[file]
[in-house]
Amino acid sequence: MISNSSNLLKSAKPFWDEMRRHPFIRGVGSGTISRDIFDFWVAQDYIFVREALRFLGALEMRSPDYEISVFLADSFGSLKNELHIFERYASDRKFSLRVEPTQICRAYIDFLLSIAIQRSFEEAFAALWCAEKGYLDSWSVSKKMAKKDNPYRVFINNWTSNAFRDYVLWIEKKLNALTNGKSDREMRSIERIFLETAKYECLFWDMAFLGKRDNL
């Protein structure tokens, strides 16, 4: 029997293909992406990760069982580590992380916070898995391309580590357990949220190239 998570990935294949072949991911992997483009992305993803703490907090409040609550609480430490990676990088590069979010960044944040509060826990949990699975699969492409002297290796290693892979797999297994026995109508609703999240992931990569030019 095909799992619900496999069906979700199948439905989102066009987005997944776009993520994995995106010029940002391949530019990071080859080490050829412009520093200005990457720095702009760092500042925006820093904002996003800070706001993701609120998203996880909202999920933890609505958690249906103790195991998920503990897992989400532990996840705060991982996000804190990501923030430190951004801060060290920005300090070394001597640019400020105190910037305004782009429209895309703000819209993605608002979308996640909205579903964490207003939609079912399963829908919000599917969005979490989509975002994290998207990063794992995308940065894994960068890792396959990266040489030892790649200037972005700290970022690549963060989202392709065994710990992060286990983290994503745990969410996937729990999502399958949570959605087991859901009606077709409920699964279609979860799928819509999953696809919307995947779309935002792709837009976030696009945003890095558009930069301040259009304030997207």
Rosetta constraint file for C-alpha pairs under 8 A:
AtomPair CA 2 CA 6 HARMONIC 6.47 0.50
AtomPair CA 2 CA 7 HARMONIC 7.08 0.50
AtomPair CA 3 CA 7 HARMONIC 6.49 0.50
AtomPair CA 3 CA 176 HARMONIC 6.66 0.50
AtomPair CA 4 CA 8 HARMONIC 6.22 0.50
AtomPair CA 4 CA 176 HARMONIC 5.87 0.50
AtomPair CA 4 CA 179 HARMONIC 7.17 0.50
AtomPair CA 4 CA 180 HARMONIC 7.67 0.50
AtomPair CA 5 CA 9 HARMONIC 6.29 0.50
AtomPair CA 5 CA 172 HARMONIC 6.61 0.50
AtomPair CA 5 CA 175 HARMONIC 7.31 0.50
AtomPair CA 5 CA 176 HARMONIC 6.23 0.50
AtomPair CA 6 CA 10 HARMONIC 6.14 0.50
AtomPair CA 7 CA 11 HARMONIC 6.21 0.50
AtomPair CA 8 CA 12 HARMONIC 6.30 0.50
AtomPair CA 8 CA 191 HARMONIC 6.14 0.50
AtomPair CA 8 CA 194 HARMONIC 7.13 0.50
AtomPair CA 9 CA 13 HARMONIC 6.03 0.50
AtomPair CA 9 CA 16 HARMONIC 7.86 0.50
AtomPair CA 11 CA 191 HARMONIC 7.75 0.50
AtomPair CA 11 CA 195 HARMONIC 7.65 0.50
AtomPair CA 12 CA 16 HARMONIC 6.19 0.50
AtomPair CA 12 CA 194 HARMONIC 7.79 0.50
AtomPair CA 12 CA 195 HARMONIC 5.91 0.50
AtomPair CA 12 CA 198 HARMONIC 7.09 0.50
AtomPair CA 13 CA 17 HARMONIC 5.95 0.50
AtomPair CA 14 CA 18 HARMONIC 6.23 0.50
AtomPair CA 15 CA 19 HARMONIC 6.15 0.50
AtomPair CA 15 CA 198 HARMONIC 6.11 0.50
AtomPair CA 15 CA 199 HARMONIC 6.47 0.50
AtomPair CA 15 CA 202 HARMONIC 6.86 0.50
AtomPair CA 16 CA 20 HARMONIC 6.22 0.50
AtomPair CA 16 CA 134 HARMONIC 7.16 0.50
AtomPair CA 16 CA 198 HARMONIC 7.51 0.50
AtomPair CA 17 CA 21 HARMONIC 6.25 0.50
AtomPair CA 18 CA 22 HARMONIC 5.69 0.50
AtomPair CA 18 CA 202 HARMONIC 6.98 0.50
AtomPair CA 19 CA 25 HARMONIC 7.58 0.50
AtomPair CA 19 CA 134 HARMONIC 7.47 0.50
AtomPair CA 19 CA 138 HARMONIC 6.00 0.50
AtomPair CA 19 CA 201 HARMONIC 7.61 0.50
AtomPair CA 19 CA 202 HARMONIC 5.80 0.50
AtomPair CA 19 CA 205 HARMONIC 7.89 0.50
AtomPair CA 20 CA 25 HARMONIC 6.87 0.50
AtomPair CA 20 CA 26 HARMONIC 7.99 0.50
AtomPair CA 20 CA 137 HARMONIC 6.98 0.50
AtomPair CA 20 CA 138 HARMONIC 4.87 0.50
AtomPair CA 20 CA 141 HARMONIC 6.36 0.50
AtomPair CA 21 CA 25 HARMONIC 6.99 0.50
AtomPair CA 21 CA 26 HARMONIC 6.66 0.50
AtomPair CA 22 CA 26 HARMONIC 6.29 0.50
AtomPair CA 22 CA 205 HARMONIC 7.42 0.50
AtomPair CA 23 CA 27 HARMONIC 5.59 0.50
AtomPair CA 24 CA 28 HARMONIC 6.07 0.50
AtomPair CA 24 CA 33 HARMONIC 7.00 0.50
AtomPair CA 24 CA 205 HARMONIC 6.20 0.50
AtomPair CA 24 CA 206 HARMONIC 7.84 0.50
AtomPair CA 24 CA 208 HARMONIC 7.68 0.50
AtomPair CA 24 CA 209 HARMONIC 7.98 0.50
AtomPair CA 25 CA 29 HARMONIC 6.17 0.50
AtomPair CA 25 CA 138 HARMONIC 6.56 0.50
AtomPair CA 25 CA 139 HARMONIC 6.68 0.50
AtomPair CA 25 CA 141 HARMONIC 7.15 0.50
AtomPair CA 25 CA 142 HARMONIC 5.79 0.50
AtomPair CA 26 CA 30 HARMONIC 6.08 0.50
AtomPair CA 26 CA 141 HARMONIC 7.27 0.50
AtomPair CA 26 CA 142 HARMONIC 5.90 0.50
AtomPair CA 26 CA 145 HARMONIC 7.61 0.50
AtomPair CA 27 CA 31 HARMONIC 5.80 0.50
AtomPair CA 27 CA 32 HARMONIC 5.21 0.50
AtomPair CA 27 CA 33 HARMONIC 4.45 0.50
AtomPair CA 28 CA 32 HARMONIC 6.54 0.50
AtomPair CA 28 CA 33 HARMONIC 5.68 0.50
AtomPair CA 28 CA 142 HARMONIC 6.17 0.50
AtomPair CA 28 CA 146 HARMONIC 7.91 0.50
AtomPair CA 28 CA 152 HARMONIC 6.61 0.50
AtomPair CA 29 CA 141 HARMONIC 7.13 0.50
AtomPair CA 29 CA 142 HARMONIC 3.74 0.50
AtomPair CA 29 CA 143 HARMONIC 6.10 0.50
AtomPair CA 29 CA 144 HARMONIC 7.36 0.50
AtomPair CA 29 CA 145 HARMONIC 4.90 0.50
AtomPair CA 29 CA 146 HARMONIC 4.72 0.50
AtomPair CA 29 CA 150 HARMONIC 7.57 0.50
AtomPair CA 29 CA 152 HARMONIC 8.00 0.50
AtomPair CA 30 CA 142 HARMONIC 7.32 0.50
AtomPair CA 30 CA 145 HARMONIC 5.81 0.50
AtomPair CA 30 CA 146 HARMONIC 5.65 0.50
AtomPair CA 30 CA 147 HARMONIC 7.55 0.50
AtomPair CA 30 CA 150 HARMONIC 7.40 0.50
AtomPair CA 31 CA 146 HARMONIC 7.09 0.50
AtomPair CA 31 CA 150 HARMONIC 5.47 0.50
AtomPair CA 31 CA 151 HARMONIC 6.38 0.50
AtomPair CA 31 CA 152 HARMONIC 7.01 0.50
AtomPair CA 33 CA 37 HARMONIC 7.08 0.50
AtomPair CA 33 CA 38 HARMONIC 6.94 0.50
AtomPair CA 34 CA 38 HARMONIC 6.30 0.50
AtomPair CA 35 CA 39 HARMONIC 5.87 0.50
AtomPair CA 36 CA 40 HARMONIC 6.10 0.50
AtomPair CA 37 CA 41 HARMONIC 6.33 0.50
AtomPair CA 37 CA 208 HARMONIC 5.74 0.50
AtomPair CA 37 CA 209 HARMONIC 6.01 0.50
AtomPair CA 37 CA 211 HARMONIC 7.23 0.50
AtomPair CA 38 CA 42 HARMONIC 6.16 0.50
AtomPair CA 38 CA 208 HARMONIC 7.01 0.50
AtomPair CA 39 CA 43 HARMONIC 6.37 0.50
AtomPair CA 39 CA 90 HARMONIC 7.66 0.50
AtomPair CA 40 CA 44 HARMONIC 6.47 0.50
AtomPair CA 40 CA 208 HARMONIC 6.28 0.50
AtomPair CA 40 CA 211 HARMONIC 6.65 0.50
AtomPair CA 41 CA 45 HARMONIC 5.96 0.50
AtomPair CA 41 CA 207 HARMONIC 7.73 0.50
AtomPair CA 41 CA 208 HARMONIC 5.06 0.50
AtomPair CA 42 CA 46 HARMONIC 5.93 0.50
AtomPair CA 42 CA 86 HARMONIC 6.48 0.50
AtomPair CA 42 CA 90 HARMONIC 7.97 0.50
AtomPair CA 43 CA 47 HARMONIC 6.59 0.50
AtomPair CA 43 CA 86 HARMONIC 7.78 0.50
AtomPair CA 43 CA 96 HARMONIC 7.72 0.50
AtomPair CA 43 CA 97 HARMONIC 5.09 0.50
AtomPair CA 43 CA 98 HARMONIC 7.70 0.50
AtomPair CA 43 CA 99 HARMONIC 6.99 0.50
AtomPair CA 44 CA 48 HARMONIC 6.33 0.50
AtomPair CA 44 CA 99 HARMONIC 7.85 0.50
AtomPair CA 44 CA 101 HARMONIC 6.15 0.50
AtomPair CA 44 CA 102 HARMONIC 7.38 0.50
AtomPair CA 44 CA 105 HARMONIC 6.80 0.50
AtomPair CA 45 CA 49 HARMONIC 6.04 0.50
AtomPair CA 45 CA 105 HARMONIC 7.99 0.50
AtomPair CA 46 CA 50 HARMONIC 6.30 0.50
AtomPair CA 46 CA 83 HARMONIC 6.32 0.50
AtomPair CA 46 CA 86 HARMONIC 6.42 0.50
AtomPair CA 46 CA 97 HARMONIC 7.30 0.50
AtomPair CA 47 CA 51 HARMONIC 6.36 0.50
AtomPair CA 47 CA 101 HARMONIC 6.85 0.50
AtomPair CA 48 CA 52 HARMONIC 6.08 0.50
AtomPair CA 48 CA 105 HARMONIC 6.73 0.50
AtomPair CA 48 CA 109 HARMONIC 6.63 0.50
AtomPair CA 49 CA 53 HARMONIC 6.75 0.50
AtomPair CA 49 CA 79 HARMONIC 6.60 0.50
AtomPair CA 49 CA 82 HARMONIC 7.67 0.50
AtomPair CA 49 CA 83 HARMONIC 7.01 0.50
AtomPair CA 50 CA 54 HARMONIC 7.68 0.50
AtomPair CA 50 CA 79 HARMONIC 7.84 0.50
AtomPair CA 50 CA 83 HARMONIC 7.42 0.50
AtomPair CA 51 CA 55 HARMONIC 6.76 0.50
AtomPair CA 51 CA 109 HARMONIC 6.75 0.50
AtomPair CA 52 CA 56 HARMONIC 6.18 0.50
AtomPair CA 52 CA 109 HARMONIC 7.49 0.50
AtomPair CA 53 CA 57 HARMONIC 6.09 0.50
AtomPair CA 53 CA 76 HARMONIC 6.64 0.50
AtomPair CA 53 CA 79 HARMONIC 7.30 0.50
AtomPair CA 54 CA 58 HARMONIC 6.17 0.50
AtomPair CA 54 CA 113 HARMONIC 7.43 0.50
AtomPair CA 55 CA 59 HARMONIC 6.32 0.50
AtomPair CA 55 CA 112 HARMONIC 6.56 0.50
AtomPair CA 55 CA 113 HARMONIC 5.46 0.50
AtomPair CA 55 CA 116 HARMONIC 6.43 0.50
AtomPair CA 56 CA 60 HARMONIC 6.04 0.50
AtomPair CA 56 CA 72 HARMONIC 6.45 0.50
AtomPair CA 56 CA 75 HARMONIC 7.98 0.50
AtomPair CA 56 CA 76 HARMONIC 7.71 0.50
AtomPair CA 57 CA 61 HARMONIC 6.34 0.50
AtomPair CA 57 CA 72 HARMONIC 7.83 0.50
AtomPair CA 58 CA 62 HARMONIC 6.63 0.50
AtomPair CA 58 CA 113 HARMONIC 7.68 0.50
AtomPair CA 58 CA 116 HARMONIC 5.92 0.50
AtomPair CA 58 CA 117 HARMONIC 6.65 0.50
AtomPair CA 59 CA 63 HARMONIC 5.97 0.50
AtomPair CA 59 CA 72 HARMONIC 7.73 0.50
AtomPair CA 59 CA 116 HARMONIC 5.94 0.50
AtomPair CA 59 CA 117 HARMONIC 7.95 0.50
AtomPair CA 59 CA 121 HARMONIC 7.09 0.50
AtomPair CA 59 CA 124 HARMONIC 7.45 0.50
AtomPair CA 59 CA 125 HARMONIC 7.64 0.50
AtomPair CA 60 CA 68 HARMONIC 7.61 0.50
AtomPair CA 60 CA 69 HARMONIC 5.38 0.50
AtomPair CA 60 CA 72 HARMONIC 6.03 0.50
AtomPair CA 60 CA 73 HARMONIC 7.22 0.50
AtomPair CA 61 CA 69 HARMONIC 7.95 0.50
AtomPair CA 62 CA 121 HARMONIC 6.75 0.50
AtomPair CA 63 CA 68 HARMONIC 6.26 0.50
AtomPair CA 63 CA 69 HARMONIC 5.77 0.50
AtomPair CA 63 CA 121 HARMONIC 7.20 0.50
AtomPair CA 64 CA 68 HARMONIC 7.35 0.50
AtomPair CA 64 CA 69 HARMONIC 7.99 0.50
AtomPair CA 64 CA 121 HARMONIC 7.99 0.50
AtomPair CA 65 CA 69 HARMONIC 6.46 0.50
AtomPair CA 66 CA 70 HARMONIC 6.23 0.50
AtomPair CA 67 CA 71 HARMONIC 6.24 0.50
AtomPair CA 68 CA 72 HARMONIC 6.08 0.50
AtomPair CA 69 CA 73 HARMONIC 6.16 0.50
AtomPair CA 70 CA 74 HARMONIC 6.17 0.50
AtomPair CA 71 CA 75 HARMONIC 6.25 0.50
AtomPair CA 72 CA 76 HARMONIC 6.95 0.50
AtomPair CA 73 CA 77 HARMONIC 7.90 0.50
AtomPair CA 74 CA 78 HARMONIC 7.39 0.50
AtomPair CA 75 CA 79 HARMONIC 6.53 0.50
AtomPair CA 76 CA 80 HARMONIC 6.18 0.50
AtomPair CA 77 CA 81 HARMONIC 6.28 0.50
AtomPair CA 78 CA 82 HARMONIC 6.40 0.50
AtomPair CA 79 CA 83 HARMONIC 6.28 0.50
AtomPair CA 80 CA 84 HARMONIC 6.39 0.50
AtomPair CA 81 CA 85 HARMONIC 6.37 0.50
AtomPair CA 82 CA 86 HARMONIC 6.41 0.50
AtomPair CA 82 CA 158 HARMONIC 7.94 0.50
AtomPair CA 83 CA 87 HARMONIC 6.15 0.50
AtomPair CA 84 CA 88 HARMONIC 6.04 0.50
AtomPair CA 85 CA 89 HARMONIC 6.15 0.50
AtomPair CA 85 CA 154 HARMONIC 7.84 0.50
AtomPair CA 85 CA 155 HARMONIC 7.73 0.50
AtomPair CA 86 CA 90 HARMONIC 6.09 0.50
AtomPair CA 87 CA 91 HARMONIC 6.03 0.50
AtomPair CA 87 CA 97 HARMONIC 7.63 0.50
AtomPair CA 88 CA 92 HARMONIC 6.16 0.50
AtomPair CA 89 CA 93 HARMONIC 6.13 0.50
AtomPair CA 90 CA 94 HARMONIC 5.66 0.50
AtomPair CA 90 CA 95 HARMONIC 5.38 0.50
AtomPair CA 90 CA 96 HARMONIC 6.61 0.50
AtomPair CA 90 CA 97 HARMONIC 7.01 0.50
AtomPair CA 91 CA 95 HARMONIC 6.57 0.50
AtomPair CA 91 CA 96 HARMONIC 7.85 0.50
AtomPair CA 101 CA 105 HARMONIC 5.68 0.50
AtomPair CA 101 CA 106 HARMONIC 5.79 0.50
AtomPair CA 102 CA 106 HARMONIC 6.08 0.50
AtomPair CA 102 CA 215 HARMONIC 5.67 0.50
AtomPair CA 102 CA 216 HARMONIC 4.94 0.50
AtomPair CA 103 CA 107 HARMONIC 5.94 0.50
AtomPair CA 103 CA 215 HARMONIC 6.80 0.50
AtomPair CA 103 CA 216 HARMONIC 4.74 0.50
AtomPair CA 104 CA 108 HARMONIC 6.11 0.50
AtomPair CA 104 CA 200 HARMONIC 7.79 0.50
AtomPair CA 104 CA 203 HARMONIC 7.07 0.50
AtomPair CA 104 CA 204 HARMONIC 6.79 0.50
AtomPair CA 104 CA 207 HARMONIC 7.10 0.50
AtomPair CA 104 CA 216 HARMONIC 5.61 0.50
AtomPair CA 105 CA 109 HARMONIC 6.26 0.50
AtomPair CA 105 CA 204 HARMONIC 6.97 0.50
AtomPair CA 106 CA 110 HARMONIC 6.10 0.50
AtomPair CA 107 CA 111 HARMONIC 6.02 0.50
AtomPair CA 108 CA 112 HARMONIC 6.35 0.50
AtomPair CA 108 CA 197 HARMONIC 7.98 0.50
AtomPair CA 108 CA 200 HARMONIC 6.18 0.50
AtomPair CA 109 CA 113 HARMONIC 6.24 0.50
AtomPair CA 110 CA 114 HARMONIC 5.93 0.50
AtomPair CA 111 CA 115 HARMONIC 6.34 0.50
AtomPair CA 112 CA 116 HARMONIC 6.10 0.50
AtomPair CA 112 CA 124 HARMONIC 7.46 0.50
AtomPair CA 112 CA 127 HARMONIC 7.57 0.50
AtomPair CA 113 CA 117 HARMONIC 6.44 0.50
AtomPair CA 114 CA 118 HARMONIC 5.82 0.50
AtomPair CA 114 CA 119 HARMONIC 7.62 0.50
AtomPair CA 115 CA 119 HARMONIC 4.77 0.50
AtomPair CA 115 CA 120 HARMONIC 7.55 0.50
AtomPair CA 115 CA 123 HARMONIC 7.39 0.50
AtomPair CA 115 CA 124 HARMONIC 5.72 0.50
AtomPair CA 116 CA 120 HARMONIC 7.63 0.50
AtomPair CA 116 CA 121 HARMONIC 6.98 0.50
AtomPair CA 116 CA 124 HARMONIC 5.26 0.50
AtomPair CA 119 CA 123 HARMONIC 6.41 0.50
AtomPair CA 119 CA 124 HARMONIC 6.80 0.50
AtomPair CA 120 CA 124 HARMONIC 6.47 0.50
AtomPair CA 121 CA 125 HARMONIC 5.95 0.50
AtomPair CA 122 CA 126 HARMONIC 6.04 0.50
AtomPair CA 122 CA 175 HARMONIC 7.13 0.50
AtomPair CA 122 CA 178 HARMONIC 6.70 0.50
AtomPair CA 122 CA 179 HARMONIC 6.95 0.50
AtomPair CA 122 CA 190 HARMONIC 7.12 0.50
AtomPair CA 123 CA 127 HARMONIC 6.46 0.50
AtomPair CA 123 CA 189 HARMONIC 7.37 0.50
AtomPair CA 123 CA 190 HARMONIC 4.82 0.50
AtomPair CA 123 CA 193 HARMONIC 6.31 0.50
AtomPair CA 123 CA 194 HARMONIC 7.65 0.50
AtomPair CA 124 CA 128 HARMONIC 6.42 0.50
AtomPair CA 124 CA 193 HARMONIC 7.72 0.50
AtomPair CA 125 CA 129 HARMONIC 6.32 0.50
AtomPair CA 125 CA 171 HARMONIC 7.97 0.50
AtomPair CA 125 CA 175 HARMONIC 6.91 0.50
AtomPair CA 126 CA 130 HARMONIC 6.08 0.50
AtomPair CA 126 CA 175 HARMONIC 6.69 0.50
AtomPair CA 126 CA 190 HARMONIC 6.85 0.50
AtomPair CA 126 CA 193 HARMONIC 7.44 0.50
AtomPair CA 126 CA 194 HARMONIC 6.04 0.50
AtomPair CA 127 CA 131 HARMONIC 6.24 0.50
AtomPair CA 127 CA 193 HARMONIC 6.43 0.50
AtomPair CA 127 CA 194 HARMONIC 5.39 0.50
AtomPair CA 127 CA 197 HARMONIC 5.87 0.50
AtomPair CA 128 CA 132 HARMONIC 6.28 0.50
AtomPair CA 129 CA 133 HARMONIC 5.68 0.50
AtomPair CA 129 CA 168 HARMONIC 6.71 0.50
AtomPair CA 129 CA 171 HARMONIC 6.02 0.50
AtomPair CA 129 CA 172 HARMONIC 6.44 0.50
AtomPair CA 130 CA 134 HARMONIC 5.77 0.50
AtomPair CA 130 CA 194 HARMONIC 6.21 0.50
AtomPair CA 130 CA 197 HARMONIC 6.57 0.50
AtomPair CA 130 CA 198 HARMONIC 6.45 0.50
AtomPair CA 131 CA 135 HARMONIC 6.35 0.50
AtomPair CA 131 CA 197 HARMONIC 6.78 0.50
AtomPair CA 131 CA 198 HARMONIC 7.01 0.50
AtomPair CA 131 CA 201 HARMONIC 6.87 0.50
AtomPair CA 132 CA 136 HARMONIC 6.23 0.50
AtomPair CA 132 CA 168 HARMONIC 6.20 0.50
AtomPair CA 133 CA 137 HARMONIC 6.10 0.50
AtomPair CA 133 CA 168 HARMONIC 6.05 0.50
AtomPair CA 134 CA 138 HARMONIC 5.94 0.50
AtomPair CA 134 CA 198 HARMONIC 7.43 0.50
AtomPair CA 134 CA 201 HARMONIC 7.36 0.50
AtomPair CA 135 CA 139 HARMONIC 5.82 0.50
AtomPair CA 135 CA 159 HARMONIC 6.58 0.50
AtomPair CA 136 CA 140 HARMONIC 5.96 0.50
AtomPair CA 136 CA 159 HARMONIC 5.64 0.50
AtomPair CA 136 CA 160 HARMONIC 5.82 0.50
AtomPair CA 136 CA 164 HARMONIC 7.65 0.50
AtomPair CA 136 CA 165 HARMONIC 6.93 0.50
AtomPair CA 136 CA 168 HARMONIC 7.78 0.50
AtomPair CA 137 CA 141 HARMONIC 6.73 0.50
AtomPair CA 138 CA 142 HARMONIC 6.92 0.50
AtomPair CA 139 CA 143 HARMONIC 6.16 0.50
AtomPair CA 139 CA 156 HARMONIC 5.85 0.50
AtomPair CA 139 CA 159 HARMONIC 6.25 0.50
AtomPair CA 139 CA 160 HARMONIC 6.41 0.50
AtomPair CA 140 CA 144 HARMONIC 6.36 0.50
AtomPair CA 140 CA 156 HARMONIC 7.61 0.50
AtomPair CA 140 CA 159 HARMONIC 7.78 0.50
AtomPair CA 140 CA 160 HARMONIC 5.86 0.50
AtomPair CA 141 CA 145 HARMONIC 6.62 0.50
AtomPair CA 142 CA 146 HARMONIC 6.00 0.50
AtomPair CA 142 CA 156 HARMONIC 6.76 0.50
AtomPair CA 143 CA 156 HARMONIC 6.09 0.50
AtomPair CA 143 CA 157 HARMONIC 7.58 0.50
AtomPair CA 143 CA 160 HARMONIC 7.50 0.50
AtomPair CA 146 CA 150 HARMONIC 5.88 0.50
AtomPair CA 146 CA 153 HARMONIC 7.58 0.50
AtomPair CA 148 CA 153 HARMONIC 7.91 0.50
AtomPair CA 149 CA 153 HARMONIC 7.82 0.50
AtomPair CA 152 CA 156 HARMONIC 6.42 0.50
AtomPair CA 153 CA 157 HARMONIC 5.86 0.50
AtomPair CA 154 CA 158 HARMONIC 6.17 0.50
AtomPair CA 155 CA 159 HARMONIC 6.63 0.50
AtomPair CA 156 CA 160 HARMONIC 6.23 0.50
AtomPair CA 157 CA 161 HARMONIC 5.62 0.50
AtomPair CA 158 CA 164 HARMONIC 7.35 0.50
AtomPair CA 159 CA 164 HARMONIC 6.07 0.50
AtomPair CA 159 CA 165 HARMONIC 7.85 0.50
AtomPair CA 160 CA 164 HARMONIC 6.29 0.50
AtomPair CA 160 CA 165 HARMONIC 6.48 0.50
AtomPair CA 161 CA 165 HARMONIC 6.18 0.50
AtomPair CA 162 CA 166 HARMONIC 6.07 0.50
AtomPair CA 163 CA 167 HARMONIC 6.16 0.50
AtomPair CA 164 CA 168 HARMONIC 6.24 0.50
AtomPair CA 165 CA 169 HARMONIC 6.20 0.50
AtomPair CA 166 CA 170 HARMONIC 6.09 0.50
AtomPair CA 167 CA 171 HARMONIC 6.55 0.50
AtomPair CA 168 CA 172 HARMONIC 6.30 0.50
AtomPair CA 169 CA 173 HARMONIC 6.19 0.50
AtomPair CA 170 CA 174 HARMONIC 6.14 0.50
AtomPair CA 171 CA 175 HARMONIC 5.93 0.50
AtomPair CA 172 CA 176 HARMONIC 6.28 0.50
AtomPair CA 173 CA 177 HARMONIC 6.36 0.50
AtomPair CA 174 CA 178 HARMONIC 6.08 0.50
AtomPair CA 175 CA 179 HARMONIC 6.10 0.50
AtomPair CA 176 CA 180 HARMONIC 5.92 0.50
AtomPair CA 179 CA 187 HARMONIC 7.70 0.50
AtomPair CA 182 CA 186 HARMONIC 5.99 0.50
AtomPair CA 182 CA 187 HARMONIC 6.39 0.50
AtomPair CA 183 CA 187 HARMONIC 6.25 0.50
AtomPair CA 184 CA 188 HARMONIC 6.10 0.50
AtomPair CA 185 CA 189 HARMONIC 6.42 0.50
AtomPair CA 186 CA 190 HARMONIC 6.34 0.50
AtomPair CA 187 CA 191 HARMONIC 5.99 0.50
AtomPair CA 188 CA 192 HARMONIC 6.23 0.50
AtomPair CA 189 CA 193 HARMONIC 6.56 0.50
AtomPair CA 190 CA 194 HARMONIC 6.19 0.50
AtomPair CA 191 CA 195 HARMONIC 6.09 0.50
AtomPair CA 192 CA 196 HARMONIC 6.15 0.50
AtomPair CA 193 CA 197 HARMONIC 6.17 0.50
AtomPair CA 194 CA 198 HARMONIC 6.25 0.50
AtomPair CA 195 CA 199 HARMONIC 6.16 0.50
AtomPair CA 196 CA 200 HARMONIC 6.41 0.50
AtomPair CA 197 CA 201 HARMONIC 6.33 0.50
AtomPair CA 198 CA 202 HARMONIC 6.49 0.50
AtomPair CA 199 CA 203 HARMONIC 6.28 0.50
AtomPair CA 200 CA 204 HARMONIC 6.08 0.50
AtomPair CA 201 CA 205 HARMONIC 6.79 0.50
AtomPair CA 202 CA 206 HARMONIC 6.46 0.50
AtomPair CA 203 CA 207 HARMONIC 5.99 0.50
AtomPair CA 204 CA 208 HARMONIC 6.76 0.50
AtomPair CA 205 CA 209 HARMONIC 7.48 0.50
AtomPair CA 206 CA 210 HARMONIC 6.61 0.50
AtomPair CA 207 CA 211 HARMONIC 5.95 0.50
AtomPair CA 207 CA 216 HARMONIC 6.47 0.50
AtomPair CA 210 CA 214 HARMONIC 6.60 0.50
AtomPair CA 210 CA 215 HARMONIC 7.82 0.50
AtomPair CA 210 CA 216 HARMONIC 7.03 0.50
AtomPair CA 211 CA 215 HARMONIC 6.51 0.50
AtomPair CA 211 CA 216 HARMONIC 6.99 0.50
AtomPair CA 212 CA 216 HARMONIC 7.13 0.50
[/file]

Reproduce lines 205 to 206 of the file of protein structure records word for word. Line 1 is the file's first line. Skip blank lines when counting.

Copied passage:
AtomPair CA 79 CA 83 HARMONIC 6.28 0.50
AtomPair CA 80 CA 84 HARMONIC 6.39 0.50